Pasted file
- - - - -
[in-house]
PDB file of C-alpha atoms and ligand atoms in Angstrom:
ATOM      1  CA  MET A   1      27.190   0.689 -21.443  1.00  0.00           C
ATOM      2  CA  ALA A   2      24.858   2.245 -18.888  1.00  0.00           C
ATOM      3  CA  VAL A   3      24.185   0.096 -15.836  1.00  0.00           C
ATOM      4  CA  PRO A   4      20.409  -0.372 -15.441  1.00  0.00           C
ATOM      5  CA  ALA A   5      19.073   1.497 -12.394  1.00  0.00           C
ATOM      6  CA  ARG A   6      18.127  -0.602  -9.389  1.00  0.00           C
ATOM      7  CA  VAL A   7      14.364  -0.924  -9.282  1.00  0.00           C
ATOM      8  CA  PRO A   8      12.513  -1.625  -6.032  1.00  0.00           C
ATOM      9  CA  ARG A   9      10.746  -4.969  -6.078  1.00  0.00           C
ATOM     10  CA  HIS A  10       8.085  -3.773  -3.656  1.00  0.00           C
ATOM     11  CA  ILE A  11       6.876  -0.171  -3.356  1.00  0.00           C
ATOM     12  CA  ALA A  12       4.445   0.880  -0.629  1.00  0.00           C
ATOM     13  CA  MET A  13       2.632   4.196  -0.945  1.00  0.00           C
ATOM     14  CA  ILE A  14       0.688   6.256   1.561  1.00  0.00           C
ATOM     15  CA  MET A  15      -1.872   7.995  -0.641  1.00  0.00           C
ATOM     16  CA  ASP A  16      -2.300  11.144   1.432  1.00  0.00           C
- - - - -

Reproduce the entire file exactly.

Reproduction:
[in-house]
PDB file of C-alpha atoms and ligand atoms in Angstrom:
ATOM      1  CA  MET A   1      27.190   0.689 -21.443  1.00  0.00           C
ATOM      2  CA  ALA A   2      24.858   2.245 -18.888  1.00  0.00           C
ATOM      3  CA  VAL A   3      24.185   0.096 -15.836  1.00  0.00           C
ATOM      4  CA  PRO A   4      20.409  -0.372 -15.441  1.00  0.00           C
ATOM      5  CA  ALA A   5      19.073   1.497 -12.394  1.00  0.00           C
ATOM      6  CA  ARG A   6      18.127  -0.602  -9.389  1.00  0.00           C
ATOM      7  CA  VAL A   7      14.364  -0.924  -9.282  1.00  0.00           C
ATOM      8  CA  PRO A   8      12.513  -1.625  -6.032  1.00  0.00           C
ATOM      9  CA  ARG A   9      10.746  -4.969  -6.078  1.00  0.00           C
ATOM     10  CA  HIS A  10       8.085  -3.773  -3.656  1.00  0.00           C
ATOM     11  CA  ILE A  11       6.876  -0.171  -3.356  1.00  0.00           C
ATOM     12  CA  ALA A  12       4.445   0.880  -0.629  1.00  0.00           C
ATOM     13  CA  MET A  13       2.632   4.196  -0.945  1.00  0.00           C
ATOM     14  CA  ILE A  14       0.688   6.256   1.561  1.00  0.00           C
ATOM     15  CA  MET A  15      -1.872   7.995  -0.641  1.00  0.00           C
ATOM     16  CA  ASP A  16      -2.300  11.144   1.432  1.00  0.00           C